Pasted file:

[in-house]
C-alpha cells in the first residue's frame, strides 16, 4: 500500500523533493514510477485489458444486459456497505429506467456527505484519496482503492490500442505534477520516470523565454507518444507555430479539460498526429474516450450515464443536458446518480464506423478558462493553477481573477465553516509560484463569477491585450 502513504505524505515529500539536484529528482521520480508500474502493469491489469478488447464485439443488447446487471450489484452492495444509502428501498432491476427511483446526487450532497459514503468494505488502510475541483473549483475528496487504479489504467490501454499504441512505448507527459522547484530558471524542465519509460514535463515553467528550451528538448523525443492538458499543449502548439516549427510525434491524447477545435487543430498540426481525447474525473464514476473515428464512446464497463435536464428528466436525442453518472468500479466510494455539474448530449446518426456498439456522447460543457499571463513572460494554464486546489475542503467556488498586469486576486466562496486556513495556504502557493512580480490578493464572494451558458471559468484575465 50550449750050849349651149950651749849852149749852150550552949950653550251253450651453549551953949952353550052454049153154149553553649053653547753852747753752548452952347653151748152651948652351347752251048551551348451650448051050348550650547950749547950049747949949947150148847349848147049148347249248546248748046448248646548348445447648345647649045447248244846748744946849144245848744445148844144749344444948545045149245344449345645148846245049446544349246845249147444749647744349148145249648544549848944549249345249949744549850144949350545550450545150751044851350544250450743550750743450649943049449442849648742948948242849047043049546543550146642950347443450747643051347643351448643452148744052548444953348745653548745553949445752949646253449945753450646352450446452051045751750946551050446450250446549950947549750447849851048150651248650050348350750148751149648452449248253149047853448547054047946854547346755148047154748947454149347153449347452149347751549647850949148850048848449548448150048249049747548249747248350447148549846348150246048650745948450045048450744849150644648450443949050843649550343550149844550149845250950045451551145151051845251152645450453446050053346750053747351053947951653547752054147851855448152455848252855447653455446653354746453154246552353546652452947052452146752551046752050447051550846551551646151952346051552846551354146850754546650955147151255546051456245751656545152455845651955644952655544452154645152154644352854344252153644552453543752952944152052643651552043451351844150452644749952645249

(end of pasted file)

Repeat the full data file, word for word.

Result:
[in-house]
C-alpha cells in the first residue's frame, strides 16, 4: 500500500523533493514510477485489458444486459456497505429506467456527505484519496482503492490500442505534477520516470523565454507518444507555430479539460498526429474516450450515464443536458446518480464506423478558462493553477481573477465553516509560484463569477491585450 502513504505524505515529500539536484529528482521520480508500474502493469491489469478488447464485439443488447446487471450489484452492495444509502428501498432491476427511483446526487450532497459514503468494505488502510475541483473549483475528496487504479489504467490501454499504441512505448507527459522547484530558471524542465519509460514535463515553467528550451528538448523525443492538458499543449502548439516549427510525434491524447477545435487543430498540426481525447474525473464514476473515428464512446464497463435536464428528466436525442453518472468500479466510494455539474448530449446518426456498439456522447460543457499571463513572460494554464486546489475542503467556488498586469486576486466562496486556513495556504502557493512580480490578493464572494451558458471559468484575465 50550449750050849349651149950651749849852149749852150550552949950653550251253450651453549551953949952353550052454049153154149553553649053653547753852747753752548452952347653151748152651948652351347752251048551551348451650448051050348550650547950749547950049747949949947150148847349848147049148347249248546248748046448248646548348445447648345647649045447248244846748744946849144245848744445148844144749344444948545045149245344449345645148846245049446544349246845249147444749647744349148145249648544549848944549249345249949744549850144949350545550450545150751044851350544250450743550750743450649943049449442849648742948948242849047043049546543550146642950347443450747643051347643351448643452148744052548444953348745653548745553949445752949646253449945753450646352450446452051045751750946551050446450250446549950947549750447849851048150651248650050348350750148751149648452449248253149047853448547054047946854547346755148047154748947454149347153449347452149347751549647850949148850048848449548448150048249049747548249747248350447148549846348150246048650745948450045048450744849150644648450443949050843649550343550149844550149845250950045451551145151051845251152645450453446050053346750053747351053947951653547752054147851855448152455848252855447653455446653354746453154246552353546652452947052452146752551046752050447051550846551551646151952346051552846551354146850754546650955147151255546051456245751656545152455845651955644952655544452154645152154644352854344252153644552453543752952944152052643651552043451351844150452644749952645249